Data extraction and analysis. Data from each hybridization were maintained in a database for analysis. Fluorescence intensity measurements were subjected to automatic background subtraction. The Cy3/Cy5 ratios were normalized to the value of the median ratio of all spots in the array. The sum of the median background for each channel was calculated, and spots with total intensities less than the calculated sum of median backgrounds were discarded. Additionally, spots with background-subtracted signal intensities <500 fluorescence units (sum of the two channels) and bad spots were excluded from the analysis. All ratio values were log-transformed (base 2), and duplicated spots in the array were averaged. Inconsistent duplicates were discarded and all consistent duplicate spots and genes were averaged. In addition, genes for which fewer than 70% of the potential data were available were excluded from further analysis. The median expression of each gene was calculated for each patient group (metastatic and nonmetastatic primary CMM). Differences in expression between the two groups were analyzed by the Wilcoxon test. To account for the effect of multiple hypothesis testing on the identification of significance, adjusted P values were also computed using the method proposed by Hochberg and Benjamini ( 13) for controlling the false-discovery rate (FDR). A single value for each gene was obtained. For our purposes, a gene was deemed to be up-regulated or down-regulated if there was an at least 2-fold difference in expression and if the FDR value was <0.2. The regulated genes were functionally classified manually on the basis of exhaustive searches in PubMed, the Genecards database, and Gene Ontology.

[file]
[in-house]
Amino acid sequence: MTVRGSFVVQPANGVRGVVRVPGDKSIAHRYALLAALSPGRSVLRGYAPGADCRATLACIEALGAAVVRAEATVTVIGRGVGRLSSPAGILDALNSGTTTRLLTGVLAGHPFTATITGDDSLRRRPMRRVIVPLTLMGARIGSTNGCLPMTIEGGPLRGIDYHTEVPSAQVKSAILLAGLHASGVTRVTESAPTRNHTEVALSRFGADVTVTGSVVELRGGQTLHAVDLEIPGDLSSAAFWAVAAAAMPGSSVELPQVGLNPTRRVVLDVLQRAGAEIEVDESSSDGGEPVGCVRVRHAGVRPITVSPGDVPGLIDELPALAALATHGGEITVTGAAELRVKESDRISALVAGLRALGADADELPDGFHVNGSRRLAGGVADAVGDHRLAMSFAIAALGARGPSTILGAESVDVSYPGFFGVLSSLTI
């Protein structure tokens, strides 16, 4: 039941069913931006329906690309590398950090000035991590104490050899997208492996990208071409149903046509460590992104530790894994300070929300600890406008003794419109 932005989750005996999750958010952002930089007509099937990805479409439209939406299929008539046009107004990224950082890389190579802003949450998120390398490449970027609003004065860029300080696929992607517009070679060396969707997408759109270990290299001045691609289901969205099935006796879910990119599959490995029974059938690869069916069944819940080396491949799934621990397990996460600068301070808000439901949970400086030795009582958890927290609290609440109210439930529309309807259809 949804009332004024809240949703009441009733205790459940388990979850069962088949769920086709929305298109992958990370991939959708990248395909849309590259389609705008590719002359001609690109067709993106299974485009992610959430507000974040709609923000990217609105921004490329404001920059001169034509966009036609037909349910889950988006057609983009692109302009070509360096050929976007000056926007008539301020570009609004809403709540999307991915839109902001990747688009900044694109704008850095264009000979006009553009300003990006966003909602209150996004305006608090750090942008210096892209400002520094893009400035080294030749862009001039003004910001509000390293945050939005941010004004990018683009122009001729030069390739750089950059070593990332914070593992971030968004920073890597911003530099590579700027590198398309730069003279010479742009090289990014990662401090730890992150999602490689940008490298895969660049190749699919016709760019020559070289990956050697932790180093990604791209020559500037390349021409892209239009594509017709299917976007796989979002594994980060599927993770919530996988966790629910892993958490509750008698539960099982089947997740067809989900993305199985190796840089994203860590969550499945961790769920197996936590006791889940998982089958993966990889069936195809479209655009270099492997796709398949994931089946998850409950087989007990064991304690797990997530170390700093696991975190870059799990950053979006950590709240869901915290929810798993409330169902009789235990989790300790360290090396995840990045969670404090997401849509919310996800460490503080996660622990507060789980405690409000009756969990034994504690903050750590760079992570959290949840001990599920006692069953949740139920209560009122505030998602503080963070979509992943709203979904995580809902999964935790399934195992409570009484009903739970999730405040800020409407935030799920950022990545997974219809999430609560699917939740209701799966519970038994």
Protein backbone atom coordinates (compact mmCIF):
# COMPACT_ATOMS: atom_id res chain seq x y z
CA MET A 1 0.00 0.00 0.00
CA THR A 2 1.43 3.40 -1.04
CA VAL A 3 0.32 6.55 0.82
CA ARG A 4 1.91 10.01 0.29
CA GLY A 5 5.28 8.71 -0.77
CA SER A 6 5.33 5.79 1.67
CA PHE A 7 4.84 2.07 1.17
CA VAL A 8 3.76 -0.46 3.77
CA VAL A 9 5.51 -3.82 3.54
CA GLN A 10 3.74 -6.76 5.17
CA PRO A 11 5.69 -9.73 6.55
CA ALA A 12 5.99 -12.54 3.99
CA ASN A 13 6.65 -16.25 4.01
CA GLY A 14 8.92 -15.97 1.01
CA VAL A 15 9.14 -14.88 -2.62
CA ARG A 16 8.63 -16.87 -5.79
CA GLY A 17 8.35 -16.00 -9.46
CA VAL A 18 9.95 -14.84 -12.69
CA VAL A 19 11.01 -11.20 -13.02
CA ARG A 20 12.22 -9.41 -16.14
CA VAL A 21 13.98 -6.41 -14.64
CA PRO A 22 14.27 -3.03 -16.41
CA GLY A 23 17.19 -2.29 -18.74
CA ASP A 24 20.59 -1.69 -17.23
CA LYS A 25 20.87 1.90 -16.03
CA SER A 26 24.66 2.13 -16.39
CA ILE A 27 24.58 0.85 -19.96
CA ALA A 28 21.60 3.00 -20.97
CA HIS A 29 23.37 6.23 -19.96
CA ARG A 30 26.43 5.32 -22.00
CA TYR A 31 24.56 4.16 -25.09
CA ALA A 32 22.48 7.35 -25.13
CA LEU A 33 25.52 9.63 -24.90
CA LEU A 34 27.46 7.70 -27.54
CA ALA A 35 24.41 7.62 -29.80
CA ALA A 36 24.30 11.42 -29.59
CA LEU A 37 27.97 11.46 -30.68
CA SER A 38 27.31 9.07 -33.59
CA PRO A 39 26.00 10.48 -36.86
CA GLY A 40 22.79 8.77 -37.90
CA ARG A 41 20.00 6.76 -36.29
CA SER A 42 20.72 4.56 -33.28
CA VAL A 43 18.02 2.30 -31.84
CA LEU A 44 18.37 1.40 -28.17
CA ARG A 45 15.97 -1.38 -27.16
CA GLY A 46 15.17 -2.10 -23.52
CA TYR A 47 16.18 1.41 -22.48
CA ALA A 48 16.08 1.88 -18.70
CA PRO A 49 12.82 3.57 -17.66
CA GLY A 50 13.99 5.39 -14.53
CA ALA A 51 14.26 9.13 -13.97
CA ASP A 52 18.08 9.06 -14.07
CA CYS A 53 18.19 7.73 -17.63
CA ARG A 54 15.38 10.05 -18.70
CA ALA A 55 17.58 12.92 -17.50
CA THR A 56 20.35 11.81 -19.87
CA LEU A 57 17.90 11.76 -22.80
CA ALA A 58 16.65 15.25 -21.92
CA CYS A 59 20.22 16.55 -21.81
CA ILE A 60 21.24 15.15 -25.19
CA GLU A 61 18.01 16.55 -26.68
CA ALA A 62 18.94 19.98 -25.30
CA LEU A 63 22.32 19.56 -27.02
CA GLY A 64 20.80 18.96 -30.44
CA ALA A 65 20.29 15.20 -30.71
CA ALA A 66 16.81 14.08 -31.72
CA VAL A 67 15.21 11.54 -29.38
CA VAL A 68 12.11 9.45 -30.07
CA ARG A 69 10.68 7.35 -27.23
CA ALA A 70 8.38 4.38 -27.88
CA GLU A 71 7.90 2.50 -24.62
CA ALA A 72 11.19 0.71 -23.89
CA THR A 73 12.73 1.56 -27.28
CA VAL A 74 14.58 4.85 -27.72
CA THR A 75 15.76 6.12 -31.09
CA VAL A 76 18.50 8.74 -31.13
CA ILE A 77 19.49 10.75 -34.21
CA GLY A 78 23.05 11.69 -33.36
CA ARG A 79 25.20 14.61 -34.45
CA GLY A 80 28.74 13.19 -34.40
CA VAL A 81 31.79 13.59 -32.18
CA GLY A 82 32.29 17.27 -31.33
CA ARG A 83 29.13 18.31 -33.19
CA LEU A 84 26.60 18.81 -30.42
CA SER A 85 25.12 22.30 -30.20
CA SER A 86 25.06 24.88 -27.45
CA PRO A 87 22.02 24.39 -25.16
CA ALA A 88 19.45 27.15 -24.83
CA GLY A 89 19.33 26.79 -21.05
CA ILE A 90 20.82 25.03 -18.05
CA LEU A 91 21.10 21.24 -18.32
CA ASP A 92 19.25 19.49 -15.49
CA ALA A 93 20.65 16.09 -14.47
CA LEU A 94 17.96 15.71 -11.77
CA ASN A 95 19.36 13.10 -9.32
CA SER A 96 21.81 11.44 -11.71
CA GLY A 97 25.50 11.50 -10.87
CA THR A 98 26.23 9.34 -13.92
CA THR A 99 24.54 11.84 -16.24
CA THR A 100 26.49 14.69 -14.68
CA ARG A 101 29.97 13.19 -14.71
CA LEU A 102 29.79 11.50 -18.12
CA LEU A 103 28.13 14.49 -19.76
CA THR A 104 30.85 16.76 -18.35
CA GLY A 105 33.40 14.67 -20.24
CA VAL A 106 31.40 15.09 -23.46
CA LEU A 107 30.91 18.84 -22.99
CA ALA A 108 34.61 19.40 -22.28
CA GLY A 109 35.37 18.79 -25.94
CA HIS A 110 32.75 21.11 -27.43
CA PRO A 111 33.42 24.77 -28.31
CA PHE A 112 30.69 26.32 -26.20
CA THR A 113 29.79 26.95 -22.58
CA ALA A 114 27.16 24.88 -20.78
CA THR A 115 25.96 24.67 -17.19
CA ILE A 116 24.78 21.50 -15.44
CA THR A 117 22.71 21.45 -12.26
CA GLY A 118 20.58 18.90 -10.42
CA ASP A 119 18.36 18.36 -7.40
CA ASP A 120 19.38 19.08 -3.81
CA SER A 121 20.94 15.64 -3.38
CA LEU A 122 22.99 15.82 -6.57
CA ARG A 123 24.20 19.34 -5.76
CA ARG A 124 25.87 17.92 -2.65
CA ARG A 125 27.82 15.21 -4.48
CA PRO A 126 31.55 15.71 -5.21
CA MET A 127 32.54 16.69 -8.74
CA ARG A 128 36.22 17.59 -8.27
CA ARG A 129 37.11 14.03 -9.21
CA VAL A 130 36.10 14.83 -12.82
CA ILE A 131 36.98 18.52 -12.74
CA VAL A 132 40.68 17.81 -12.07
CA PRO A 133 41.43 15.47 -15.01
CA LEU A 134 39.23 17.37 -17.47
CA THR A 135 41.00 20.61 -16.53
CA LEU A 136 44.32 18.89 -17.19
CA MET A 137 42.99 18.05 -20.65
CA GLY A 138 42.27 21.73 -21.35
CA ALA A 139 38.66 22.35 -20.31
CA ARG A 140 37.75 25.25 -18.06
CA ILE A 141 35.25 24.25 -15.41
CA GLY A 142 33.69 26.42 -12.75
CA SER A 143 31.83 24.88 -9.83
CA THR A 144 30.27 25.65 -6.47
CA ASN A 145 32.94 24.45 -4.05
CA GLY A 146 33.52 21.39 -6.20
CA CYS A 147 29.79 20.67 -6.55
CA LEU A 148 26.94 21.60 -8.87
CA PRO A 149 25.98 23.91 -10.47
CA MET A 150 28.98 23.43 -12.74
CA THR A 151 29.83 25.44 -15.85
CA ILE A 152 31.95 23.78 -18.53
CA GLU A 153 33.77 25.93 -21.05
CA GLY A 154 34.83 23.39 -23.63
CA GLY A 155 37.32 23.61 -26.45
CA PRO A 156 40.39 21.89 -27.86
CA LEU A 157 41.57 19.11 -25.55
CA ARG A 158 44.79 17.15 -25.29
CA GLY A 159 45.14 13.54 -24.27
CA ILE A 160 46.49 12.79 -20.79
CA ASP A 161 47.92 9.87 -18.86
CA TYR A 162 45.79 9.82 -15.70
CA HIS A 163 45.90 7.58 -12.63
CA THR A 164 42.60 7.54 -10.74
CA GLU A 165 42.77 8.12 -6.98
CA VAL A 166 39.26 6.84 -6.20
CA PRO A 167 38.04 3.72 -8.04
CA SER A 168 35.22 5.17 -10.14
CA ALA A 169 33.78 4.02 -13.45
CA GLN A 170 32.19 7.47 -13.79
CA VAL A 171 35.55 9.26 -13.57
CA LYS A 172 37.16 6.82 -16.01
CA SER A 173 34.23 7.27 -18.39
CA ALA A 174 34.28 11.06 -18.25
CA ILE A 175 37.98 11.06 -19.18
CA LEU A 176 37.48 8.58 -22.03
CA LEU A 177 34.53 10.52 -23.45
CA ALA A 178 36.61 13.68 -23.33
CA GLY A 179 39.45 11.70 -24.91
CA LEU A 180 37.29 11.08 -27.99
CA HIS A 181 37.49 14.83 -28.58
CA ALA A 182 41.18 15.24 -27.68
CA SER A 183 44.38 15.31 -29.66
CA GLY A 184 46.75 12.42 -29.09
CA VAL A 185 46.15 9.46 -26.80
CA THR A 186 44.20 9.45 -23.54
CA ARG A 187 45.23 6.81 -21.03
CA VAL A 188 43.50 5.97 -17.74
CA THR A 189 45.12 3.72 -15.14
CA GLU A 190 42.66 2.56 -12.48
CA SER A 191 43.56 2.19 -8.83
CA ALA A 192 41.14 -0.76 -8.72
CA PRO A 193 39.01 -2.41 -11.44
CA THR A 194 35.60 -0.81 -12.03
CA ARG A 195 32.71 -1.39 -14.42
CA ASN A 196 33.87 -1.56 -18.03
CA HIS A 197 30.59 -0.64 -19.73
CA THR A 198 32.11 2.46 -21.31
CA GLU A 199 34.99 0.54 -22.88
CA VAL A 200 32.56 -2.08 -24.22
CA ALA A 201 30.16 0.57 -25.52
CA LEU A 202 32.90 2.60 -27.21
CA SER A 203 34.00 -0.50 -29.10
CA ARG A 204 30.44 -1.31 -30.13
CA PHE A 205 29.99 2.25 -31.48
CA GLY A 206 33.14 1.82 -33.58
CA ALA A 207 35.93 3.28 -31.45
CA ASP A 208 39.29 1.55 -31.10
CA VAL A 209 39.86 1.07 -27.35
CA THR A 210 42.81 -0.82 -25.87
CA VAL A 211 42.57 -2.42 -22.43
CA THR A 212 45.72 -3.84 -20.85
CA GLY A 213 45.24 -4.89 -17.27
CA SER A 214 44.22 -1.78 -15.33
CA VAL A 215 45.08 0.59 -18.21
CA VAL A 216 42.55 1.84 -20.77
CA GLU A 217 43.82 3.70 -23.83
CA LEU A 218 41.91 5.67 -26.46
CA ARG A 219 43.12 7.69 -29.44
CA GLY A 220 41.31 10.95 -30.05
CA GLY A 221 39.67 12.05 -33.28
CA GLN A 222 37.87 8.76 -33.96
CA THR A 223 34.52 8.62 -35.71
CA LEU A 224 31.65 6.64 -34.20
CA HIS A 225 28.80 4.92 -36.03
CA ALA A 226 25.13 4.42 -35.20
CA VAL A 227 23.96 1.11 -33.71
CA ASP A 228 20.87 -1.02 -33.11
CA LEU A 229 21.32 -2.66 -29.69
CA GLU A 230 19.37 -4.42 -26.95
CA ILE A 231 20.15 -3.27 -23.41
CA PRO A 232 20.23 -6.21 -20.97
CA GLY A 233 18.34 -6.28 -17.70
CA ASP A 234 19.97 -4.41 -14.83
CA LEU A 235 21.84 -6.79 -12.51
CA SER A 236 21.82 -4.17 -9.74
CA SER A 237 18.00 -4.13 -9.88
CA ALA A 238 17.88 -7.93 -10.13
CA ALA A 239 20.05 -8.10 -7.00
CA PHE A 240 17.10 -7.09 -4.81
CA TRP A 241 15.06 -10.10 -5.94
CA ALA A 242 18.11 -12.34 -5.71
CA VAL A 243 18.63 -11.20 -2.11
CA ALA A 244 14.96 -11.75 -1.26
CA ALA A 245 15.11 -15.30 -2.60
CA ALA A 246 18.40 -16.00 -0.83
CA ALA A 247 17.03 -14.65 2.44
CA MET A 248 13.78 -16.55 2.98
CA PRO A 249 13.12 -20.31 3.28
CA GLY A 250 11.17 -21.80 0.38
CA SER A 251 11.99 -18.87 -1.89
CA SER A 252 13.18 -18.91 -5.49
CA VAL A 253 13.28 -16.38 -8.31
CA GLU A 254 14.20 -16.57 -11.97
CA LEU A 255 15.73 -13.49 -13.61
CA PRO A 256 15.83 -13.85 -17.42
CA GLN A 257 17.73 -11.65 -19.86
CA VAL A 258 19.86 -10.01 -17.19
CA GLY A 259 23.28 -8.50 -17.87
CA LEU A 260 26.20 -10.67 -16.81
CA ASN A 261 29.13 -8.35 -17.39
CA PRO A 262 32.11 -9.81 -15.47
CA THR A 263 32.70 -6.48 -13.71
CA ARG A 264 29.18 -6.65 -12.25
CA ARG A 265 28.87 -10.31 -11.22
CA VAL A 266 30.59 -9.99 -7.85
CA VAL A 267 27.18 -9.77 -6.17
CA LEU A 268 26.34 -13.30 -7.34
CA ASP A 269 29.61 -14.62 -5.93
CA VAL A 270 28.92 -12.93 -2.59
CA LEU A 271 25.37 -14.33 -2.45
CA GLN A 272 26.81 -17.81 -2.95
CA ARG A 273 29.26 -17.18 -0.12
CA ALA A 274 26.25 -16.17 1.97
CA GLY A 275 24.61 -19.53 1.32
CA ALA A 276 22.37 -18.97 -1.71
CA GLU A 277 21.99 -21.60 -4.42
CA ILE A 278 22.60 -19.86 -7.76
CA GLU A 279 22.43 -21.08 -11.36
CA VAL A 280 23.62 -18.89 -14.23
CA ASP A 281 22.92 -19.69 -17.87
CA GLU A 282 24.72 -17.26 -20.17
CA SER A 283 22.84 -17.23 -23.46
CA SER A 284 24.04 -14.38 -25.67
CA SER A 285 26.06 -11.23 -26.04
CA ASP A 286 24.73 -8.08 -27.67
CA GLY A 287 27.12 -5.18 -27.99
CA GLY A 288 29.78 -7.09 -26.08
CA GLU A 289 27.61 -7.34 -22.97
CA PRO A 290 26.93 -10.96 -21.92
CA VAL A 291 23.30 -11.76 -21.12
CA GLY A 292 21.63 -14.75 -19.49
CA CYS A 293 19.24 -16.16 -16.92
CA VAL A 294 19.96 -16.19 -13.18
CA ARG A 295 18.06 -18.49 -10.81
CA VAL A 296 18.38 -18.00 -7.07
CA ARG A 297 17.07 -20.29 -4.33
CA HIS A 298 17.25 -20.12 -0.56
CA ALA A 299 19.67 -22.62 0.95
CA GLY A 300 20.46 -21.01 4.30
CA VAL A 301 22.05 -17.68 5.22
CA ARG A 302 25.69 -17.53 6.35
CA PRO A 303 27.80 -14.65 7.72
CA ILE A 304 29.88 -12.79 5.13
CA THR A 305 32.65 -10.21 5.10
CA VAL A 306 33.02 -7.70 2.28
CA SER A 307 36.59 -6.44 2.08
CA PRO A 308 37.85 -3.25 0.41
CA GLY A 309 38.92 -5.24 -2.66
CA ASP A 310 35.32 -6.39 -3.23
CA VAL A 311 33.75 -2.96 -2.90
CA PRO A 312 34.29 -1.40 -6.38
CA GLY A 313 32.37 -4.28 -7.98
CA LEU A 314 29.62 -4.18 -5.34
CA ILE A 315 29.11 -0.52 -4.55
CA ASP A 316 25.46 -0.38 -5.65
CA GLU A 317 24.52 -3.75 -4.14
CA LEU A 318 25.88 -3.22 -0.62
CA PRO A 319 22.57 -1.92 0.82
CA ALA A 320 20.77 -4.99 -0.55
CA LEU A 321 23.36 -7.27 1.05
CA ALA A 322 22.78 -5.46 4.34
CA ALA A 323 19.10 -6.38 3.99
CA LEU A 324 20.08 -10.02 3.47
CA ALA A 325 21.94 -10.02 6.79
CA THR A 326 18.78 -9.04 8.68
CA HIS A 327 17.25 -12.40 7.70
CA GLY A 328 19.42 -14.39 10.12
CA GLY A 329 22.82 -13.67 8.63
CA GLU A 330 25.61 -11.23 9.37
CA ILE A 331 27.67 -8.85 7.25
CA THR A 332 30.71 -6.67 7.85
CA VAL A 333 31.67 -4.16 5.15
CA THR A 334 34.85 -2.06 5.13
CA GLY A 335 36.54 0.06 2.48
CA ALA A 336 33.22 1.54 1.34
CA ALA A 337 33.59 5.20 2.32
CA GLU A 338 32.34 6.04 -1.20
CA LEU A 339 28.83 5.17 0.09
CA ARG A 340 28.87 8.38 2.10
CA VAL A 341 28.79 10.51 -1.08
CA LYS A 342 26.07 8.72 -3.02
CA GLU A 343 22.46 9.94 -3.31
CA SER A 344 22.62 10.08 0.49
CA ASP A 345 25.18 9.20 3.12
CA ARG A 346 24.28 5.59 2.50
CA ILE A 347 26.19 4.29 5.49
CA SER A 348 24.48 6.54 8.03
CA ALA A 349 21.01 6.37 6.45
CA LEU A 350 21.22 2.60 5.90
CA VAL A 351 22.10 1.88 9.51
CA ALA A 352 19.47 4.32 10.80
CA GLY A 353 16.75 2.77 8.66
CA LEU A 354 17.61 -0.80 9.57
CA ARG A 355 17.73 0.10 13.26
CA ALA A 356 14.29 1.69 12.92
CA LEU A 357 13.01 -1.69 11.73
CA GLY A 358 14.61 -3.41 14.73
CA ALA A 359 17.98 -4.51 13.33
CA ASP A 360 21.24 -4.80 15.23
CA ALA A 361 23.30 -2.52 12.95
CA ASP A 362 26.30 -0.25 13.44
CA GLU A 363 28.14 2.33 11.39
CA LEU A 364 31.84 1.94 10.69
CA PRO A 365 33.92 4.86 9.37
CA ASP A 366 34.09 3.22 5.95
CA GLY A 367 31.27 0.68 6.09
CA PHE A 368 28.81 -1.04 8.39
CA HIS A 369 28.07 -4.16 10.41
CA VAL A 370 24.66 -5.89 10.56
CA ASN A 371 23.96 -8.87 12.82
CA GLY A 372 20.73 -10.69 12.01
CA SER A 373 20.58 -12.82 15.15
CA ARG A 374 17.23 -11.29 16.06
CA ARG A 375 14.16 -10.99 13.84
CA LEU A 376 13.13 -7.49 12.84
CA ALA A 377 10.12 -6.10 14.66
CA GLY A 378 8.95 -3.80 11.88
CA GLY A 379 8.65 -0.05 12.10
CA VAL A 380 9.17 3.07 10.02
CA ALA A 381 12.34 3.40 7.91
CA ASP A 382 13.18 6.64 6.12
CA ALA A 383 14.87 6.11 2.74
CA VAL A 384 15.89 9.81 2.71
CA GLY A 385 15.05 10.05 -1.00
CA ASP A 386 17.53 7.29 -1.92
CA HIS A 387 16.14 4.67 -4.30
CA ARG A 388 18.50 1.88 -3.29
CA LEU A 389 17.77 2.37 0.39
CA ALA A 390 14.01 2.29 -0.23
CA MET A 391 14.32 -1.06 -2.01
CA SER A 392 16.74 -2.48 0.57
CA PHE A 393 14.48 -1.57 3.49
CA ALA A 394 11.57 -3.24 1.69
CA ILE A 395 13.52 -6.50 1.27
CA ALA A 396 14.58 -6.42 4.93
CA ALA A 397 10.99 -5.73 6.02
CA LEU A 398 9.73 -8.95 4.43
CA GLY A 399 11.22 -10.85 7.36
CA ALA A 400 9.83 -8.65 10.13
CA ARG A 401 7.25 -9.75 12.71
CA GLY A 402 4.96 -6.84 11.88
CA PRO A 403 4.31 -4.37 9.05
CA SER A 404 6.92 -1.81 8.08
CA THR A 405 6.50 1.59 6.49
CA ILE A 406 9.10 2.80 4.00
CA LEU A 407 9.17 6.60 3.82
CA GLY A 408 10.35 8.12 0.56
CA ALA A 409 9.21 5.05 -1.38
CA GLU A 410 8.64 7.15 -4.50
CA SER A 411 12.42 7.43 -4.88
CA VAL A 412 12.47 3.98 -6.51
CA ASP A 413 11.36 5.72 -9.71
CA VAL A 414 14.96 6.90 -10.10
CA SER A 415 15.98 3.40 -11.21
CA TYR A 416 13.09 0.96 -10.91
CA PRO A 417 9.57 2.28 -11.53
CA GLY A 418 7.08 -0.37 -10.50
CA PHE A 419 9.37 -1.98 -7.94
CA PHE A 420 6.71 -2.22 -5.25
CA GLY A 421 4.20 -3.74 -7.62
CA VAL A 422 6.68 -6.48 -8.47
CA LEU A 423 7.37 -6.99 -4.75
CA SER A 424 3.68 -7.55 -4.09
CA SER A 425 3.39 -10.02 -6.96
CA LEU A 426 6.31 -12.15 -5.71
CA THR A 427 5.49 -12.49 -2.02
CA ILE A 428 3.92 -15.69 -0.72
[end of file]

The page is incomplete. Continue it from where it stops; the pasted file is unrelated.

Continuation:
TMA immunohistochemistry. We undertook immunohistochemical analysis to identify at the protein level a selection of the statistically and biologically significant genes obtained in the cDNA microarray study. This was done in a TMA series of 127 vertical growth phase melanoma cases with known follow-up. The proteins selected for validation featured the group that proved to be biologically relevant in melanoma metastasis development, including glypican 3 (polyclonal, Santa Cruz Biotechnology, Santa Cruz, CA), N-cadherin (3B9, Zymed, San Francisco, CA), osteonectin/SPARC (15G12, Novocastra, Newcastle, United Kingdom), osteopontin (polyclonal, Abcam, Novus Biologicals, Littleton, CO), and protein kinase Cα (PKCα; H7, Santa Cruz Biotechnology, Santa Cruz, CA). A heat-induced, epitope-retrieval step was done in a solution of sodium citrate buffer (pH 6.5) in the case of osteonectin/SPARC, osteopontin, and PKCα, and with EDTA buffer in the case of glypican 3 and N-cadherin. The slides were then heated for 2 min in a conventional pressure cooker and rinsed in cool running water for 5 min. They were then quickly washed in TBS (pH 7.4), and incubated with the selected primary antibodies glypican 3 (1:25), N-cadherin (1:10), osteonectin/SPARC (1:25), osteopontin (1:1500), and PKCα (1:25). Immunodetection was done with biotinylated secondary antibodies, followed by peroxidase-labeled streptavidin biotin (Dakocytomation, Glostrup, Denmark) visualization in the case of glypican, osteopontin, and PKCα and Envision (Dakocytomation) for N-cadherin and SPARC. Diaminobenzidine chromogen was used as peroxidase substrate. All immunostaining was done in a TechMate 500 automatic immunostaining device (DAKO, Glostrup, Denmark). Incubations omitting the specific antibody were used as a control of the technique. Scoring of the results and selection of the thresholds, internal controls for the antibody reactivity, and tissue controls for the series were done according previously published methods ( 9).